Understanding Autism Research and How to Use it to Advocate for Your Child
BY: Hanna Rue, PhD, BCBA-D
Información general sobre el autismo
BY: Angela Montes
The Premack Principle (or First: Then Rule), A Positive Reinforcement Strategy
BY: Chisato Komatsu
Under the Individuals with Disabilities Education Act (IDEA), school-aged children diagnosed with autism have a right to a Free and Appropriate Education (FAPE) in the Least Restrictive Environment (LRE).
What does this mean? As you can imagine, there are differing opinions about what is appropriate for a child with autism. In general, though, “appropriate” means that education programs must be designed to meet their individual needs to the same extent that the needs of non-disabled students are met. The supports and services should be provided in the general education setting to the extent possible.
The National Academy of Sciences Committee on Educational Interventions for Children with Autism recommends a minimum of 25 hours per week of intervention, adding, “The appropriate goals for educational services are the same as those for other children: personal independence and social responsibility.” (Lord and McGee, p.216) This 25-hour minimum is not only deemed critical but appropriate.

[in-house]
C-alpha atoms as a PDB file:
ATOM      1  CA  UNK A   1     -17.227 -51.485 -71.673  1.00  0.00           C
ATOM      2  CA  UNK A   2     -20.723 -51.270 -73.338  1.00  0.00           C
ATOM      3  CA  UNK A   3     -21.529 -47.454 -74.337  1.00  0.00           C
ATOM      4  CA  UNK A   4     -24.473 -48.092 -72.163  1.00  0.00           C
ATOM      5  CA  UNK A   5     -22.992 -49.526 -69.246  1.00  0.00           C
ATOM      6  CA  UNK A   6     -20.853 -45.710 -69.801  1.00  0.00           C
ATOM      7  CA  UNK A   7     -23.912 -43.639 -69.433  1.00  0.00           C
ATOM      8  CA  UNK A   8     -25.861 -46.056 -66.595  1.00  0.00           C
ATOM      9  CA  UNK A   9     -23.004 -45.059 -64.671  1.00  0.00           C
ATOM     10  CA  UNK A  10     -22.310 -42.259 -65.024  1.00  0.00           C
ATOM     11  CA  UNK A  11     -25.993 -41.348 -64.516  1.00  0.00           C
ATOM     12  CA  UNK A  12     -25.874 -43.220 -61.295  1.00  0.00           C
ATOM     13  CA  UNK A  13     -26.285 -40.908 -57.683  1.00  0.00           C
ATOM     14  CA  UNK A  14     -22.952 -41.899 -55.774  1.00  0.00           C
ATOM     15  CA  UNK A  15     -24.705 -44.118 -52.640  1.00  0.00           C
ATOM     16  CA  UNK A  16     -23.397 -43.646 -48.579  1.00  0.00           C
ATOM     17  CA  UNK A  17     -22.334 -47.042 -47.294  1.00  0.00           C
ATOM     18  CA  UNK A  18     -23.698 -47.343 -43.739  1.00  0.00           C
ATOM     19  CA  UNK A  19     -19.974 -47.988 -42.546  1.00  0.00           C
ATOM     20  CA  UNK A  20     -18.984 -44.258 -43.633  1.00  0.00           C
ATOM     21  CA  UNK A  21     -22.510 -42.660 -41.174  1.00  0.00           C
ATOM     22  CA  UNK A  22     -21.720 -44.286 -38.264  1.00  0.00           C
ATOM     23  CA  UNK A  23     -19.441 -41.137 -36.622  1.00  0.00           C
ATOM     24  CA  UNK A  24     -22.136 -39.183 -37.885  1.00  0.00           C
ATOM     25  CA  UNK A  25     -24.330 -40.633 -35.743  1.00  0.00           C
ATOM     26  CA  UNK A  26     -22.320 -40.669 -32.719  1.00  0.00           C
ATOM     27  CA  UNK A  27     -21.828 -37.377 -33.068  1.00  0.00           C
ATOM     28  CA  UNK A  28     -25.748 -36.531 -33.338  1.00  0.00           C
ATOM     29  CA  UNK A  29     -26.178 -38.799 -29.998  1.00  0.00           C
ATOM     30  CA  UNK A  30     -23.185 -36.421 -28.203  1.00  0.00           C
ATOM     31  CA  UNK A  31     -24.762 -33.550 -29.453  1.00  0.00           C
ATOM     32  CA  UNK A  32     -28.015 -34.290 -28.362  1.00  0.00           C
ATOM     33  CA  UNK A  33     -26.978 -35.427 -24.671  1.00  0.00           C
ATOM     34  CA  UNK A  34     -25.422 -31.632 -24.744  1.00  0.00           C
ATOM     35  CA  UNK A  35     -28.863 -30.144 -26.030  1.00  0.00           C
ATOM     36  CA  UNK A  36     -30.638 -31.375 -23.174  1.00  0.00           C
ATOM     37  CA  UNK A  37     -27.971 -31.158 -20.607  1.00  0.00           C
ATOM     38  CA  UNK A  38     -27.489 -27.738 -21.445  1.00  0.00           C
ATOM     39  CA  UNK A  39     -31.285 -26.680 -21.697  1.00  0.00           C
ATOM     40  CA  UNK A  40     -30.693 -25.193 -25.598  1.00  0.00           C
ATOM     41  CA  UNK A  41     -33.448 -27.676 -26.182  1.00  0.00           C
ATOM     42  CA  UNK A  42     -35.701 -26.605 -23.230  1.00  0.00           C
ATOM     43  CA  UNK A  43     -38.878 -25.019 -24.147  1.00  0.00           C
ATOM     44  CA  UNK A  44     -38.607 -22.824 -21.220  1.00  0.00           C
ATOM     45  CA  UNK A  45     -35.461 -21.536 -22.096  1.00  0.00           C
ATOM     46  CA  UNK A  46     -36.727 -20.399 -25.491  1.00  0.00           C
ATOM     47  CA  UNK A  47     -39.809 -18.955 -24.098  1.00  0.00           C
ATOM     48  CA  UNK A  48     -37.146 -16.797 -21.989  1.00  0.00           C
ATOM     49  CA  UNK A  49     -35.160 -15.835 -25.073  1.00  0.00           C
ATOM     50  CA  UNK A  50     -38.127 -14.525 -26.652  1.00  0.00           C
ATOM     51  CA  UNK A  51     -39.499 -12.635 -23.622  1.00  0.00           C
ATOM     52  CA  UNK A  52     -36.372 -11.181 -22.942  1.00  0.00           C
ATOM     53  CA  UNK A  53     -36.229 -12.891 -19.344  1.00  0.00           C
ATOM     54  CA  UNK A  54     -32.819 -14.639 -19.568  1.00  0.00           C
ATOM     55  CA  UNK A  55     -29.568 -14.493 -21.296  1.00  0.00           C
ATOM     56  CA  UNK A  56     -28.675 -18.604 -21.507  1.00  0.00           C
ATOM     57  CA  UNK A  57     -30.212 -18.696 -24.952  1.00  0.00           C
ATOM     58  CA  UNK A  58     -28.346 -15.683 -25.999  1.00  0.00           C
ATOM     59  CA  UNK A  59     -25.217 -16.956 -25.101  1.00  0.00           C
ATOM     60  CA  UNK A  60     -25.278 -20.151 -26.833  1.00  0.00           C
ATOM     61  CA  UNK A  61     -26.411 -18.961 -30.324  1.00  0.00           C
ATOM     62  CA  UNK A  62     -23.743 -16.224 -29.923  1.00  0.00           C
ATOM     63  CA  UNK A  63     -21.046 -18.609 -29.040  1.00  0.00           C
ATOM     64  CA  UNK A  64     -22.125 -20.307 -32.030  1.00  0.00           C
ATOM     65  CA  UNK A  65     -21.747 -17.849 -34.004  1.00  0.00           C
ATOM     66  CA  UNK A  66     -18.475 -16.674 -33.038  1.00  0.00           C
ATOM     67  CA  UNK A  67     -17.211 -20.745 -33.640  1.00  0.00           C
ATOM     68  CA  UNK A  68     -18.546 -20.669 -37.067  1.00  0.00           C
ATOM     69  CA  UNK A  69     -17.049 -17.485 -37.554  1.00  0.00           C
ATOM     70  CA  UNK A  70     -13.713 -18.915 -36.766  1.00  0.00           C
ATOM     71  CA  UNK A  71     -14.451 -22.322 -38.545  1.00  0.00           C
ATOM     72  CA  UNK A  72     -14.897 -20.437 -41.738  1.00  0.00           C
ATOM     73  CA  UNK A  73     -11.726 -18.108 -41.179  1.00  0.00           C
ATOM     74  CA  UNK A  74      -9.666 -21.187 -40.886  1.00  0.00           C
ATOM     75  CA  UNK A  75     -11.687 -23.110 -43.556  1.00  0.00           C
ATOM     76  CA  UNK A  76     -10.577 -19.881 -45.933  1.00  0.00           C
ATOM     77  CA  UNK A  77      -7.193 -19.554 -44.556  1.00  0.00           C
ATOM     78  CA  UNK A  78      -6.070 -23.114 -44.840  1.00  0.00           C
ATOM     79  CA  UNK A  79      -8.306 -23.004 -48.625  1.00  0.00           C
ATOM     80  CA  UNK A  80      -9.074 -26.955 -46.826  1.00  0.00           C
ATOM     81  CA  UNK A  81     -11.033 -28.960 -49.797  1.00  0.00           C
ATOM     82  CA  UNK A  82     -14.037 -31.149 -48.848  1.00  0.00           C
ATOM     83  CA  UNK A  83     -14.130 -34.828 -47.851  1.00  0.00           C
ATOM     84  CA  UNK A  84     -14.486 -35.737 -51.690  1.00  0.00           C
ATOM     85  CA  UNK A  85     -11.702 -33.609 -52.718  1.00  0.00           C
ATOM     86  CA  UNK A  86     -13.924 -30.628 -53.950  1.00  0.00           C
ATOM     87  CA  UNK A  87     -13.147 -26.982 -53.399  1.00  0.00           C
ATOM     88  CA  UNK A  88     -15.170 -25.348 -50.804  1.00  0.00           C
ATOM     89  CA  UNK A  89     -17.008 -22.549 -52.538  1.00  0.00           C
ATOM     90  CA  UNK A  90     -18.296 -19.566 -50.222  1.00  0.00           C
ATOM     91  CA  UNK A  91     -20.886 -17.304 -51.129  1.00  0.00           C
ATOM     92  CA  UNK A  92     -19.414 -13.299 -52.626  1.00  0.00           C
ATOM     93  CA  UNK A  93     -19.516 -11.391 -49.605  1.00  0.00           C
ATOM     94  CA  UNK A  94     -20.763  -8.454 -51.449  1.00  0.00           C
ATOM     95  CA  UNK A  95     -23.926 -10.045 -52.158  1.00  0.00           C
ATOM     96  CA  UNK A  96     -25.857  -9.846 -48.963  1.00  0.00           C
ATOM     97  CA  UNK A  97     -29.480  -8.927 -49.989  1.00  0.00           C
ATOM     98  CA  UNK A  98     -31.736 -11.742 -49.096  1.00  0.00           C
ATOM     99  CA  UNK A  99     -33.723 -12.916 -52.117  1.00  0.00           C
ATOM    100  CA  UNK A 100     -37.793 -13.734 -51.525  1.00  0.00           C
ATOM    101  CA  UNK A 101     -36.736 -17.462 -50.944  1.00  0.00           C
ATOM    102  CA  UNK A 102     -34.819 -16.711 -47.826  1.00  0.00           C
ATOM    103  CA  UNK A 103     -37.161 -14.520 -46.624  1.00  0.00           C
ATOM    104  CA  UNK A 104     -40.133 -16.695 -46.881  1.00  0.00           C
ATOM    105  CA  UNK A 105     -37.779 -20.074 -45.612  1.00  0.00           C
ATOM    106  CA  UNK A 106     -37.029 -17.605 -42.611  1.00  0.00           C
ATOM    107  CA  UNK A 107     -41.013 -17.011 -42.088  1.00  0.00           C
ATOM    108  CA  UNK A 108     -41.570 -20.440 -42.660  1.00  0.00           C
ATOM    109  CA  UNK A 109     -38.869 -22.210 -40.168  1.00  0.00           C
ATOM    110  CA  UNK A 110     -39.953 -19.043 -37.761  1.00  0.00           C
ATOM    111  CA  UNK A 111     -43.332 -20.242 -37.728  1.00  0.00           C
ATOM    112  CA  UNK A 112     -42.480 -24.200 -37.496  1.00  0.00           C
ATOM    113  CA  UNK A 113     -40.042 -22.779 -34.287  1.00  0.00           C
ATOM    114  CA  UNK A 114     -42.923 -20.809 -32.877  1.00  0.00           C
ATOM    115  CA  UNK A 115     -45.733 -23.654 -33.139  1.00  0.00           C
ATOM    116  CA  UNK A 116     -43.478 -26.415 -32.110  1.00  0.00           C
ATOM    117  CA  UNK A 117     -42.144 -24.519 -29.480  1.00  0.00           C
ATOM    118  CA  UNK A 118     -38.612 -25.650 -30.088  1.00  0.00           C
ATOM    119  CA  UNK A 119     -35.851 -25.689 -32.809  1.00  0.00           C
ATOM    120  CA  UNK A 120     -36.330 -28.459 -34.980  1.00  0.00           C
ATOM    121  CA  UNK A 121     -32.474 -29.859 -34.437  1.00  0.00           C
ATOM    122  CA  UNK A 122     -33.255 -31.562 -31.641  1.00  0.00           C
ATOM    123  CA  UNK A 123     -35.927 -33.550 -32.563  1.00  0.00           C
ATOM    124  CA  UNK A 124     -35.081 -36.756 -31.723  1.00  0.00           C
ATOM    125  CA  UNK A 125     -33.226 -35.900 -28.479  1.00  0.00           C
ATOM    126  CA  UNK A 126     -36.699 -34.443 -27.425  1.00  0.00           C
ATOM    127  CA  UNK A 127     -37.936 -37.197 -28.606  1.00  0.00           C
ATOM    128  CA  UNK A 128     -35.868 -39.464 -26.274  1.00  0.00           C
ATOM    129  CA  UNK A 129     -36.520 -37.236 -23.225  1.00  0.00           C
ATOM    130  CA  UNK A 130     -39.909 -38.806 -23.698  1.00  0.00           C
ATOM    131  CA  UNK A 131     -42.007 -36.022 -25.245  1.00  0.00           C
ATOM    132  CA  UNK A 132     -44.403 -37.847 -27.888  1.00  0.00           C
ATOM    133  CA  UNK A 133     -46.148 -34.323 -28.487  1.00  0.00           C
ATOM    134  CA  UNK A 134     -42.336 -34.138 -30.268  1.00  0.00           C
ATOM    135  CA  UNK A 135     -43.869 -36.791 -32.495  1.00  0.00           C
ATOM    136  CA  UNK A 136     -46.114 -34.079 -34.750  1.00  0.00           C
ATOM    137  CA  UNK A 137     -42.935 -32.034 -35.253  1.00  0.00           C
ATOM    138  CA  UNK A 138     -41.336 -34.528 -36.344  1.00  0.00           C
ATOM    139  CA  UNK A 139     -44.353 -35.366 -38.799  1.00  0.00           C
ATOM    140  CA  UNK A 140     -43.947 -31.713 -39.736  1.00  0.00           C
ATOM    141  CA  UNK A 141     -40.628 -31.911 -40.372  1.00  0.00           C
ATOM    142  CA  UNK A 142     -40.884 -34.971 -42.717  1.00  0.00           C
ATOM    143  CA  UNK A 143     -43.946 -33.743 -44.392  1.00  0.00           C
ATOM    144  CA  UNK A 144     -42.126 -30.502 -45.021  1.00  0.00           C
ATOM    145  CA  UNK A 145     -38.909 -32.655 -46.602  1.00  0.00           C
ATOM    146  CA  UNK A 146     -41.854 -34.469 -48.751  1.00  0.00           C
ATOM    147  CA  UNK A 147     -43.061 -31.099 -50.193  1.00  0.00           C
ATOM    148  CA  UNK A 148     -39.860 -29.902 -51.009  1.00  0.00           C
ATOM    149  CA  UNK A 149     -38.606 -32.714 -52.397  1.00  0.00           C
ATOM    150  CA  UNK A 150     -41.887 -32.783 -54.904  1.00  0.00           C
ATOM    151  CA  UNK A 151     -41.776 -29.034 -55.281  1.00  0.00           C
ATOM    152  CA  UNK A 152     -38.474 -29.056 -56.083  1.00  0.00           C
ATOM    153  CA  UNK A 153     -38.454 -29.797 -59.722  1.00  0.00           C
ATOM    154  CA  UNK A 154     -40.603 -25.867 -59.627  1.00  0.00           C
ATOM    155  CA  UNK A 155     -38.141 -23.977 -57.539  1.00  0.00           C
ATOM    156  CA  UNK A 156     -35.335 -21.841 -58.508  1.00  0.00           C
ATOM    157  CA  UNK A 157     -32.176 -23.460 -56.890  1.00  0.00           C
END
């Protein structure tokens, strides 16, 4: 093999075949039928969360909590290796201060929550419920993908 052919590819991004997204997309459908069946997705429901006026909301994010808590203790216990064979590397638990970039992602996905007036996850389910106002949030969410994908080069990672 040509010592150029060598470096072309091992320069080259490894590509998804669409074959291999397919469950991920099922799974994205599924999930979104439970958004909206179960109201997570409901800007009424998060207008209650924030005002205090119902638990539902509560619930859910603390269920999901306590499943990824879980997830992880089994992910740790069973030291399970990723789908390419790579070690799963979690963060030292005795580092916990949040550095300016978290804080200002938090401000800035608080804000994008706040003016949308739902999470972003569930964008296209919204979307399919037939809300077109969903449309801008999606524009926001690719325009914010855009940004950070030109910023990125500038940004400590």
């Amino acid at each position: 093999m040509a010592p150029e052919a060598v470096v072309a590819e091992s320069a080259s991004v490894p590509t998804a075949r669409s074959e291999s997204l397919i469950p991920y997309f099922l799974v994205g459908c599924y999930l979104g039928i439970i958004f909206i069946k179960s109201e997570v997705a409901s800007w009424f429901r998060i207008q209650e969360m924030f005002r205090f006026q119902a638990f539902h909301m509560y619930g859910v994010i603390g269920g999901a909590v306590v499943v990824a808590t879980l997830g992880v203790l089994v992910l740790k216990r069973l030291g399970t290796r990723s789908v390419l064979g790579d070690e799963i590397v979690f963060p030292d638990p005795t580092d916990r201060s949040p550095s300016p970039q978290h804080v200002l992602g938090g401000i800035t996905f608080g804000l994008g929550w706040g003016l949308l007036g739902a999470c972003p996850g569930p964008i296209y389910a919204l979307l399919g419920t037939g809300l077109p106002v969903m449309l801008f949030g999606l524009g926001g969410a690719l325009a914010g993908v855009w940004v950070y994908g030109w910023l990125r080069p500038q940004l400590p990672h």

Research shows that ABA intervention, occupational therapy (OT) and speech therapy are appropriate for children with autism. Work with your school district to find out what supports and services are appropriate for your child to create an Individual Education Program (IEP) that is right for your child.
Adapted from National Research Council (2001) Educating Children with Autism. Committee on Educational Interventions for Children with Autism. Catherine Lord and James P. McGee, eds. Division of Behavioral and Social Sciences and Education. Washington, DC: National Academy Press.